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Lifestyle and Depression

There is no better way to minimize the doses or number of medications you need to treat your depression than by eliminating unhealthy lifestyle choices and substituting healthy ones in their place. Sound crazy? Think  again.  

Thousands of research studies have shown that diet, activity level, body weight, smoking, drinking, sleep and psychosocial functioning each can determine the frequency and severity of your recurrent episodes. And you are in total control of your lifestyle.

Each lifestyle factor is important. Diet may be the most impactful and a plant-based diet is the healthiest. Fruits, vegetables, legumes, 100% whole grains, nuts and seeds. Current research suggests that 8-10 servings of fruits and veggies a day promote the greatest health. Limit nuts and seeds to 1-2 ounces per day.

You should aim for 150 minutes of moderate aerobic activity per week plus 2-3 sessions of resistance training per week.  Unless you are a committed athelete, choose physical activities that you enjoy.  Walking outside, weather permitting, is the ideal aerobic exercise.  Start low and increase slowly.

Body weight should be maintained at a normal BMI. Diet and exercise are the essential determinants of weight, but alcohol, sleep and stress (one of the elements of psychosocial functioning) are important scecondary factors.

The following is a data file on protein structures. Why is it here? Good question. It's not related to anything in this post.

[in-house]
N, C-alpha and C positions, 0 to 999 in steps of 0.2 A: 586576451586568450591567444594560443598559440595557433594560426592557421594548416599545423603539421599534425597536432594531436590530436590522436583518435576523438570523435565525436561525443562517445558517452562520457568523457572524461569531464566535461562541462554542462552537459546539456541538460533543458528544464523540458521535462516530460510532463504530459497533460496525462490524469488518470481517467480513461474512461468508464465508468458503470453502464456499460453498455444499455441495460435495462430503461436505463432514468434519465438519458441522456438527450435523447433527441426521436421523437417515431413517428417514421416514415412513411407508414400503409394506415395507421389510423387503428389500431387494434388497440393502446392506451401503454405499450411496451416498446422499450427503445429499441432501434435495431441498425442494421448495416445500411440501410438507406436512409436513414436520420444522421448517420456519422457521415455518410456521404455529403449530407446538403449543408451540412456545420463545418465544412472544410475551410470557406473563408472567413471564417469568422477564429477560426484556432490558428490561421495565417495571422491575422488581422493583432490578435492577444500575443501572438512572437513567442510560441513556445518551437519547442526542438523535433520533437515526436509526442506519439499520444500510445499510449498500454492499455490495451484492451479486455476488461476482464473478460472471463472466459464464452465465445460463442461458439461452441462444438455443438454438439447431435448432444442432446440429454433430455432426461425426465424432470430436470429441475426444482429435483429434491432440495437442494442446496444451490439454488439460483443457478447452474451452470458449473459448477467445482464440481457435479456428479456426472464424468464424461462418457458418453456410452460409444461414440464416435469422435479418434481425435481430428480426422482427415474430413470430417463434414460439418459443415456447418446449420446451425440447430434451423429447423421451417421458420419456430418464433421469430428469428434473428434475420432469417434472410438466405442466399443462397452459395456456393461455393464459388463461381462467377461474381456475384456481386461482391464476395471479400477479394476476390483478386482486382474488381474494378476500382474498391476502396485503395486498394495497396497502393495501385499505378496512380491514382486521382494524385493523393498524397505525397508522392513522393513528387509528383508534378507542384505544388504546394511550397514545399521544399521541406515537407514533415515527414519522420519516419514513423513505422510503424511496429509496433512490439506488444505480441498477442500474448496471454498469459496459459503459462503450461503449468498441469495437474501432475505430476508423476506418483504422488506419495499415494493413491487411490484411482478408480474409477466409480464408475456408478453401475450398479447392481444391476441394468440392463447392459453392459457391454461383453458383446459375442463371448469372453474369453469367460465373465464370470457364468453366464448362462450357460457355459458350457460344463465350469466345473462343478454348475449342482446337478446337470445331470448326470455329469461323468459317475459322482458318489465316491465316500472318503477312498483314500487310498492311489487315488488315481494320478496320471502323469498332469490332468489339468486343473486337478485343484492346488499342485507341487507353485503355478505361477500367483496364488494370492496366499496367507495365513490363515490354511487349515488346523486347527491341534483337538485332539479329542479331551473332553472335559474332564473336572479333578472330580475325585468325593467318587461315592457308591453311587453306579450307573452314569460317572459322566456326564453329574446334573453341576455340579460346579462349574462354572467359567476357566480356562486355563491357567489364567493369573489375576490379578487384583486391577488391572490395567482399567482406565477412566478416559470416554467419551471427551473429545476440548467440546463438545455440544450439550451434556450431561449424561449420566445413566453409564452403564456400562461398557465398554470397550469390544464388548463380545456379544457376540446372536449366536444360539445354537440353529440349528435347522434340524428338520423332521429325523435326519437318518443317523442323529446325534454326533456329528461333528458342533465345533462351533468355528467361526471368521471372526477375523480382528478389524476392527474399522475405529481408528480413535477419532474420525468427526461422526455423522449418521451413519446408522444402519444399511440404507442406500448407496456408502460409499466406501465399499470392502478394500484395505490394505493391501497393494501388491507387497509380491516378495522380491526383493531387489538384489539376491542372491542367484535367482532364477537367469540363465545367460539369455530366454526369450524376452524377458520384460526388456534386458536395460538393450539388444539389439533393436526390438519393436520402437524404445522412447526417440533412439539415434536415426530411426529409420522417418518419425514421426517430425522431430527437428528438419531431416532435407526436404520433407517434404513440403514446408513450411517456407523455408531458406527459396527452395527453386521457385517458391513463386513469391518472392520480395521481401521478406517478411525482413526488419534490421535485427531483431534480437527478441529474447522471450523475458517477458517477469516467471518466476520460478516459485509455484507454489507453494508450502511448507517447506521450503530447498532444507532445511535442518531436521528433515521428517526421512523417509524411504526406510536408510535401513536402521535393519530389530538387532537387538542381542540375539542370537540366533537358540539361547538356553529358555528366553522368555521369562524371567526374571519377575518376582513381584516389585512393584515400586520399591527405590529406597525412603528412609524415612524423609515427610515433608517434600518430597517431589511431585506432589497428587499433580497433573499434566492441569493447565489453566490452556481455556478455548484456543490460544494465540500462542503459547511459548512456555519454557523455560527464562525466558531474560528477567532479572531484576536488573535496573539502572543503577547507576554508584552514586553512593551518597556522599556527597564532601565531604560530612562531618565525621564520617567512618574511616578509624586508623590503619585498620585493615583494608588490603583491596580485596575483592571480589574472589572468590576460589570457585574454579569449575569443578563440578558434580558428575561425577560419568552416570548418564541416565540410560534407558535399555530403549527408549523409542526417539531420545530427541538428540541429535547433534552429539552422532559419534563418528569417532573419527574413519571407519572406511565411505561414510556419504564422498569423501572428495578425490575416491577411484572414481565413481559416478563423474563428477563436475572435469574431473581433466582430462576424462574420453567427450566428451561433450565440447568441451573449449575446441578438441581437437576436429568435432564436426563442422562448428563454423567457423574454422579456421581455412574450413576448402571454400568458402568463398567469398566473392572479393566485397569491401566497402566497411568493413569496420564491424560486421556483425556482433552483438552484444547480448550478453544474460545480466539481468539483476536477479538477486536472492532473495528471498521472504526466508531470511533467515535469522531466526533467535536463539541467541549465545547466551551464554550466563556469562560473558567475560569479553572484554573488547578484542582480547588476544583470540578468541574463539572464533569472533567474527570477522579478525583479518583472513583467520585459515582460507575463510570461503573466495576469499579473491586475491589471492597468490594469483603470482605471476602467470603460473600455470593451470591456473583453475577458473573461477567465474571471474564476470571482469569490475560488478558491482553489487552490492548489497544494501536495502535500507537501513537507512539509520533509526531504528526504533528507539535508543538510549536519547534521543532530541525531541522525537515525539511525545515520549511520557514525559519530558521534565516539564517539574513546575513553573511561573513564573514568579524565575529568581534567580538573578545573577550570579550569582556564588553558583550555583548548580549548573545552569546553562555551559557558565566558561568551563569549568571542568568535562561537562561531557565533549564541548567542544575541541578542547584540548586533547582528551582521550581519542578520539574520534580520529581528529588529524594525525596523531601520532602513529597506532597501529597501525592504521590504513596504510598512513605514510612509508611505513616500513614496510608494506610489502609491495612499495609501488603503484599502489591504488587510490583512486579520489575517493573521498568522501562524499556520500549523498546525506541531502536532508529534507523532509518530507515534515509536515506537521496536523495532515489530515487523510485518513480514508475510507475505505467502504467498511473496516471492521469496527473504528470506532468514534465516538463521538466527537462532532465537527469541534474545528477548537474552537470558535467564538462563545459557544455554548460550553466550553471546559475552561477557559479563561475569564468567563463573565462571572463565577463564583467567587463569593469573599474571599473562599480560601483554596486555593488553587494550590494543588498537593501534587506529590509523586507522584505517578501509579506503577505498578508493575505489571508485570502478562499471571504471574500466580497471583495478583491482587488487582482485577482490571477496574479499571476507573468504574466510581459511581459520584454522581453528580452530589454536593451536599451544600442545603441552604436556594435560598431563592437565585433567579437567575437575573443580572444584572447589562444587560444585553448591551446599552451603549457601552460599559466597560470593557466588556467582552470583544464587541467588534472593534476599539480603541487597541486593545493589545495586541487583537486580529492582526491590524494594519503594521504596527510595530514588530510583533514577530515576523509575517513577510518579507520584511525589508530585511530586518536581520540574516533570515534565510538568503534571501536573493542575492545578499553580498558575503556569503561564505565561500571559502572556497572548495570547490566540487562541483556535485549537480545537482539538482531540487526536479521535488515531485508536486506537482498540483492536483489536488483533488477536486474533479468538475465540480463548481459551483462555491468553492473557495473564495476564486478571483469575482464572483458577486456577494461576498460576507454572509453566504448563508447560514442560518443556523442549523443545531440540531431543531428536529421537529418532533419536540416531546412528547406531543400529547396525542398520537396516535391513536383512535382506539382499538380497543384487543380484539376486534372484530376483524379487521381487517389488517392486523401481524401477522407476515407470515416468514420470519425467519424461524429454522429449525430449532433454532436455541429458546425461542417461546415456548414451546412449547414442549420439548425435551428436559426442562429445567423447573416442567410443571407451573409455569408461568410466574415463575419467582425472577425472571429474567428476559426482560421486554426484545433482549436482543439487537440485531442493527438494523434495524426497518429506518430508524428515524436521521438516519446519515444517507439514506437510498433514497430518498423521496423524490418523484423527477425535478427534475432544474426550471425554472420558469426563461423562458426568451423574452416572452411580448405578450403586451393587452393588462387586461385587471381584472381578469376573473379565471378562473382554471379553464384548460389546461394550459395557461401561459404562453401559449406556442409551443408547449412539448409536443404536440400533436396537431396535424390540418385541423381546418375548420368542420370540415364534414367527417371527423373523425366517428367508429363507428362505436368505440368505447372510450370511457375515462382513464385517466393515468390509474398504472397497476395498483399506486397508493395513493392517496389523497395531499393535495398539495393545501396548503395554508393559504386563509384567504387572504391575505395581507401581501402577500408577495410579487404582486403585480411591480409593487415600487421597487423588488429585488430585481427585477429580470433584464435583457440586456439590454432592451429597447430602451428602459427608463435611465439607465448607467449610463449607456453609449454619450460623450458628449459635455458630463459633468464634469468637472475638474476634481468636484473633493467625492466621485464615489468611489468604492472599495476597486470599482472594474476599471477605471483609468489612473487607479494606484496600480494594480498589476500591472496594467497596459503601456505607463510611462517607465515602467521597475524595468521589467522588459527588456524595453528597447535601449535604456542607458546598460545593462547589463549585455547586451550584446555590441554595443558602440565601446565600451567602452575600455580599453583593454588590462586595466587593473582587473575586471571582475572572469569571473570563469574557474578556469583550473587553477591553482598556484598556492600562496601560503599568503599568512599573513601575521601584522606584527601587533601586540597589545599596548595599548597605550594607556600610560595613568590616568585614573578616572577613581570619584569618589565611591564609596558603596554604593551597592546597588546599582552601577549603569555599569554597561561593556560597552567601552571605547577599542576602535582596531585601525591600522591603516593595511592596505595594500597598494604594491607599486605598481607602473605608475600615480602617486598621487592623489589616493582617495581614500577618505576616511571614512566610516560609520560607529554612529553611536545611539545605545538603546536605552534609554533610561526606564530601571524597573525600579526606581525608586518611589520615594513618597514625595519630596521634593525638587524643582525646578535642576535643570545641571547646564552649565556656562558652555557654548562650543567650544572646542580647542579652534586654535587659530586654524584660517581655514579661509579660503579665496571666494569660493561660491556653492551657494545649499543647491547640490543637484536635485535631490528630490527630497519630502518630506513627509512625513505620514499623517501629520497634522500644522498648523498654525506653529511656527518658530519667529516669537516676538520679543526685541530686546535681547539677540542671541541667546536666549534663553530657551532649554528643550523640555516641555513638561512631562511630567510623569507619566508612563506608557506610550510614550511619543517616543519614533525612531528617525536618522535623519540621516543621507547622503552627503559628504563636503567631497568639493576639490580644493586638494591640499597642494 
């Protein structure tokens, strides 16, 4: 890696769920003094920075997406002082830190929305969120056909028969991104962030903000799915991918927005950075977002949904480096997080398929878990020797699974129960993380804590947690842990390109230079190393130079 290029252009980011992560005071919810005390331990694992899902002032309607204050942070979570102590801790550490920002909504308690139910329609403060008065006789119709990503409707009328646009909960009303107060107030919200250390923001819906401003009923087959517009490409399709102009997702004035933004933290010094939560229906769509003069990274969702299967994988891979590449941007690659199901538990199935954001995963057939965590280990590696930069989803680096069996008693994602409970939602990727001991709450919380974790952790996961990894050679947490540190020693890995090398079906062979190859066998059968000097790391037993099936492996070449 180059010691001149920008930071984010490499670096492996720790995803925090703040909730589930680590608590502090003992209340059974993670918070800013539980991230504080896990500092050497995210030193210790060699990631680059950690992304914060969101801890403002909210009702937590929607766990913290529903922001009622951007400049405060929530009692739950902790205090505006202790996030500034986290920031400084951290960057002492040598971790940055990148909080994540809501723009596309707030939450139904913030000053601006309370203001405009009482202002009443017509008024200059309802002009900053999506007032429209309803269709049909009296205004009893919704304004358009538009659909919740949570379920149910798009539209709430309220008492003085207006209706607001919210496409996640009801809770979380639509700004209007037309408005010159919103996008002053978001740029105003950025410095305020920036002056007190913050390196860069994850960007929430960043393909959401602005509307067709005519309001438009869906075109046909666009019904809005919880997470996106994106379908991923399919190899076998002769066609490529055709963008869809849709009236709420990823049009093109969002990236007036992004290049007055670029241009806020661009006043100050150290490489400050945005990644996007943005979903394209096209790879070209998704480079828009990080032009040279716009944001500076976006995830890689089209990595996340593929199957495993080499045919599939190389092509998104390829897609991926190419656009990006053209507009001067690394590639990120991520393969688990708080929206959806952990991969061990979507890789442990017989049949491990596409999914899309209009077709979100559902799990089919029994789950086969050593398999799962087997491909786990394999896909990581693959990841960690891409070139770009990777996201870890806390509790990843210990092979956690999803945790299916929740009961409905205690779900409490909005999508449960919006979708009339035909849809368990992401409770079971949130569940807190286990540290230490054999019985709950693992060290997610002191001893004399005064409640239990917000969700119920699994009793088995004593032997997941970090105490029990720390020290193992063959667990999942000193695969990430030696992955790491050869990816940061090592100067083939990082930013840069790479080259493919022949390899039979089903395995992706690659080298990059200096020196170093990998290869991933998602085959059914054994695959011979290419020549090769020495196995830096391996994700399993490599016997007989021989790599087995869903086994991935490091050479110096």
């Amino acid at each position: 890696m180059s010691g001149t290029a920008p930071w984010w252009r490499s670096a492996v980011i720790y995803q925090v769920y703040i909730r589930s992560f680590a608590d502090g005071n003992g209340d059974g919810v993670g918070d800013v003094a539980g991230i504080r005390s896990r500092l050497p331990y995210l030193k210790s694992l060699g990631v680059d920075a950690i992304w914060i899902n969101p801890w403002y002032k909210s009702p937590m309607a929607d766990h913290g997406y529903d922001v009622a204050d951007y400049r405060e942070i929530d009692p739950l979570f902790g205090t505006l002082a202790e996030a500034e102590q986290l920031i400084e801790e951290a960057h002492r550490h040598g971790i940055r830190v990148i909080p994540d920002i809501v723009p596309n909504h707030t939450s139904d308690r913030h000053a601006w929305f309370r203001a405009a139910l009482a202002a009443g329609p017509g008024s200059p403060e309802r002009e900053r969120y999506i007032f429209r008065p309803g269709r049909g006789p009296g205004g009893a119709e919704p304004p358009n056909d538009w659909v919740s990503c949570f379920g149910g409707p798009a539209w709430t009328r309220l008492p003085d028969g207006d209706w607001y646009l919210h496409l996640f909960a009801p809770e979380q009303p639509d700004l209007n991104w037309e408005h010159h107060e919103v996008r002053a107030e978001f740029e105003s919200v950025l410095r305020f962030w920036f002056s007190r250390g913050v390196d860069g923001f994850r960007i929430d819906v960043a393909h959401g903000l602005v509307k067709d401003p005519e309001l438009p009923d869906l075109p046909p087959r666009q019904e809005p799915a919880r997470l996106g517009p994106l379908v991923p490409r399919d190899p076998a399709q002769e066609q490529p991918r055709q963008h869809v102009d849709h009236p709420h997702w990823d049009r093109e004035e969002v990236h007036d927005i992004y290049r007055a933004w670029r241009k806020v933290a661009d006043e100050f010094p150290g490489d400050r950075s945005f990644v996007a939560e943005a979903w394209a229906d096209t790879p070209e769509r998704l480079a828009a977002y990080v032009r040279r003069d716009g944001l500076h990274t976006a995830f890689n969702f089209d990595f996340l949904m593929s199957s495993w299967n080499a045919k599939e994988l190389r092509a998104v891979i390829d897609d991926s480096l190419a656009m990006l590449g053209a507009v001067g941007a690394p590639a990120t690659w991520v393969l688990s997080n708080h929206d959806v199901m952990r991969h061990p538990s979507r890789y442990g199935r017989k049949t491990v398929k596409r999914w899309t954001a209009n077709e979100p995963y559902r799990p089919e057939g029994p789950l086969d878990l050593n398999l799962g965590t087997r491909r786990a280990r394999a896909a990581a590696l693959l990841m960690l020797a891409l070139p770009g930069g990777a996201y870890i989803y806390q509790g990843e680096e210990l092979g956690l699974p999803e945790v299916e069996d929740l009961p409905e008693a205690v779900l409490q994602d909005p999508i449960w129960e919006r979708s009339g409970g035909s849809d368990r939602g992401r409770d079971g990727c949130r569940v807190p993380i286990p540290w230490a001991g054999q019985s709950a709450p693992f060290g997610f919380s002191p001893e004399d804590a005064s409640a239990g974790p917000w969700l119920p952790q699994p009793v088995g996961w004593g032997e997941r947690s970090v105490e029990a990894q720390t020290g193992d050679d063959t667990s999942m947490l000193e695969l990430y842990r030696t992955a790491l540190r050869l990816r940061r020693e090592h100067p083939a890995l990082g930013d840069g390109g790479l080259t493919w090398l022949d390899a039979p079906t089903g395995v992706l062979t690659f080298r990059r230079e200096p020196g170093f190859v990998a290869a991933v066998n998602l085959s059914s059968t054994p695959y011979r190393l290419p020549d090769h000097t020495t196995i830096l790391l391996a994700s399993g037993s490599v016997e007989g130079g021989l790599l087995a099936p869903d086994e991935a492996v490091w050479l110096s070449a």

Few individuals realize that smoking not only causes lung cancer and COPD but is a major risk factor for depression. Smoking cessation dramatically reduces the risk of recurrent episodes. In one study, alcoholics admitted to a rehab facility were assessed for depression and reassessed four weeks later.

Moderate alcohol intake may be safe but minimal is safer. If you have difficulty moderating your alcohol consumption, you probably have an alcohol problem. Talk to you doctor about stopping. Alcoholics Anonymous is a tried and true way to stop drinking. In one study, alcoholics admitted to a hospital for detox were assessed for depression and reassessed two weeks. later. On admission, 42% met criteria for MDD. Two weeks later, the percentage dropped to only 18%. Two weeks without alcohol made the difference. 

Sleep is a sleeper where depression is concerned. Few are aware that sleeping less than 6 or more than 9 hours per night increases the risk and persistence of depression. Practice good sleep hygiene to get a better night's sleep. Working shifts during the normal hours of sleep not only increases the risk of depression but also the risk of cancer. The hormone, melatonin, has anti-cancer effects and it is only produced in the dark.

Psychosocial functioning includes stress, social involvement and self-esteem. Each of these elements has pronounced effects on the risk and persistence of depression. Problems in any of these spheres of psychosocial functioning can be improved in individual psychotherapy.

Modifying your lifestyle by eliminating unhealthy choices can dramatically improve your treatment for depression. Most of the research supporting these actions were published in the last 10 years - too soon to be part of standard medical care. But you can get a jump start and take action now!                        


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